The Grand Egyptian Museum will open in Cairo next year with Japanese conservation and restoration experts continuing to play a vital role.
Pyramids and mummies are some of the most famous examples of Ancient Egypt’s cultural legacy, which still remain to this day in modern Egypt. Tourists flock to this African nation from around the world to see these artifacts. The Museum of Egyptian Antiquities, located on the Nile in Cairo, is one of the best places for tourists to immerse themselves in this rich history. The museum’s collection includes more than 200,000 historic cultural assets of ancient Egypt, such as carved statues, stone coffins, antiquities and ancient pharaohs’ mummies. Particularly famous are the items that belonged to King Tutankhamun. The many special treasures that are the museum’s main attraction, such as golden masks and pharaohs’ thrones and coffins, are on display for the enrichment of the visiting public.
But the museum, which was built in 1902, is outgrowing its building. Space limitations are resulting in a vast amount of the museum’s collection being relegated to storage, unexhibited. Because of the limitations of the museum’s property, it is difficult to enlarge the museum.
The tourism industry is one of Egypt’s primary sources of foreign currency revenue, and development of the tourism industry is strongly expected to benefit the Egyptian economy and create jobs, a serious issue in Egypt. In particular, the effective utilization of the nation’s historic cultural heritage, which is Egypt’s biggest tourism resource, is a crucial challenge in boosting the appeal of the tourism industry. For this reason, a new museum—the Grand Egyptian Museum (GEM)—is being constructed just next to the Pyramids of Giza, about 15 kilometers southwest of Cairo. In 2006, in response to a request from the Egyptian government, the Japanese government promised support for the construction of GEM, marking the full-scale start of the project. Japan provided support funding in the form of about 84 billion in yen loans toward the estimated 140 billion yen construction costs, and construction work started in 2012.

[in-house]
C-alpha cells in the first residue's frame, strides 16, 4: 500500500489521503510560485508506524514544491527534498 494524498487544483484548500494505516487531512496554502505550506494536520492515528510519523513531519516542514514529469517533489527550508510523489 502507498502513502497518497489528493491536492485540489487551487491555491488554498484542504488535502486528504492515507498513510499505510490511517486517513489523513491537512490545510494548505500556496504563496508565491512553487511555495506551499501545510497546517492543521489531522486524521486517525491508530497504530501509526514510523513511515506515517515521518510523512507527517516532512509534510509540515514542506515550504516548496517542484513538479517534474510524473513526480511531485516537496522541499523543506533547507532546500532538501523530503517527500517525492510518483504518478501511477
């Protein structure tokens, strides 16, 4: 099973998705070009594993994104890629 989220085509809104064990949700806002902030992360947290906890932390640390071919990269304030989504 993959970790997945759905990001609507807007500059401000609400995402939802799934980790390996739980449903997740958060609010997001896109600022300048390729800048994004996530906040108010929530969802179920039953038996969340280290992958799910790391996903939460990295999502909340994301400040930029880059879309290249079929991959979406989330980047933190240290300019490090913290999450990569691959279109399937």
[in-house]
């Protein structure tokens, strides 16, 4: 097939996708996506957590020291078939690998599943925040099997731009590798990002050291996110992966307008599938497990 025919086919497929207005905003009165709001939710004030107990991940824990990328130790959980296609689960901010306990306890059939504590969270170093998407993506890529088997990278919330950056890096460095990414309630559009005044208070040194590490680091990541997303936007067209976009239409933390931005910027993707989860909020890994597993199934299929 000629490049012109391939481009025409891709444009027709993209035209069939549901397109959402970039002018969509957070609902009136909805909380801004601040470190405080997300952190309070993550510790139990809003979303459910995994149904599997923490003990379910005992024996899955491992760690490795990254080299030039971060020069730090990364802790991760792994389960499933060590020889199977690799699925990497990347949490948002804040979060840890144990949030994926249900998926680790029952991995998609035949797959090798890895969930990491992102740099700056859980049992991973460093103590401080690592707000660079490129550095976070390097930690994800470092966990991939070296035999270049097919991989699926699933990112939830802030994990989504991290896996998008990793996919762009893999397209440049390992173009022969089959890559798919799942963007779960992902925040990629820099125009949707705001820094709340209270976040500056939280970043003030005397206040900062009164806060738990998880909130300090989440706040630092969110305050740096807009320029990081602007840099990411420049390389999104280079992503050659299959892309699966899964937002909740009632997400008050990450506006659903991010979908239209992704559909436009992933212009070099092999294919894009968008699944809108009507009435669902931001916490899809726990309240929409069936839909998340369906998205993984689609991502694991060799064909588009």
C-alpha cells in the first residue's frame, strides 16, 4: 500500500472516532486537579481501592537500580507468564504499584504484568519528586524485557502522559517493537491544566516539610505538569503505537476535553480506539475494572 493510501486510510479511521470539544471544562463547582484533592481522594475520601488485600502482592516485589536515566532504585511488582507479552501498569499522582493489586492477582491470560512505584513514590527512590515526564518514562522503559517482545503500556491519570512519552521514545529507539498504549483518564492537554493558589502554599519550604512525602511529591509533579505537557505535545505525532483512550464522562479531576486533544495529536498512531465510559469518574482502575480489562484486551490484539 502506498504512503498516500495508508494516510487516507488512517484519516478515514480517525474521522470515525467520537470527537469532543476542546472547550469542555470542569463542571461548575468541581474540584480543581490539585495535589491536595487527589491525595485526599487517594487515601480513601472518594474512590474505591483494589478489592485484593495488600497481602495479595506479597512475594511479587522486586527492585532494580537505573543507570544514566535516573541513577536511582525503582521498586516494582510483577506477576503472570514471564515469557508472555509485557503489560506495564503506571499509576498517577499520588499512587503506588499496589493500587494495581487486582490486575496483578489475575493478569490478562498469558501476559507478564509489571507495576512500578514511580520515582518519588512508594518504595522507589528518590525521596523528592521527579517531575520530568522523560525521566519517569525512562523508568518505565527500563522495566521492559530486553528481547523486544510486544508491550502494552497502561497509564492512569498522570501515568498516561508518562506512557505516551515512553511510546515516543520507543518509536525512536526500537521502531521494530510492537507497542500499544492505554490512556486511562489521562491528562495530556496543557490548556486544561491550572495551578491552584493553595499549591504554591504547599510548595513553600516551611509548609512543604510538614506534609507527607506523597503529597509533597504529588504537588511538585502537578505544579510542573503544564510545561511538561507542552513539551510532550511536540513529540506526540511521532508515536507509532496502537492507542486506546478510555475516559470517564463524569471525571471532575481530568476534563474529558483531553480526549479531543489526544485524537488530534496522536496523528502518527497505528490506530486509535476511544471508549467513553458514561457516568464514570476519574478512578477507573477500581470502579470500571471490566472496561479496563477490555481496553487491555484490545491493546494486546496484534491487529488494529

GEM has an estimated capacity of about 100,000 cultural assets, and artifacts including about 5,000 of King Tutankhamun’s great treasures are planned to be consolidated from The Egyptian Museum, and museums and storehouses across Egypt. GEM will not only exhibit cultural assets but also conduct education and research, and is expected to be the center of Egyptian studies.
In parallel with the construction of GEM, in 2008 the Japan International Cooperation Agency (JICA) started collaborating with the Egyptian government in the Project for the Conservation Center in the Grand Egyptian Museum. The core of this project is the GEM-CC, which was built in 2010 by the Egyptian government next to the GEM. The GEM-CC is equipped with seven specialized conservation laboratories for different materials: stones and mural paintings, wood, inorganic artifacts, organic artifacts and mummies. There are also six scientific analysis laboratories including a scanning electron microscope (SEM) lab, optical microscope lab, experimental conservation materials lab, a repository, a fumigation room to protect cultural assets, and a library.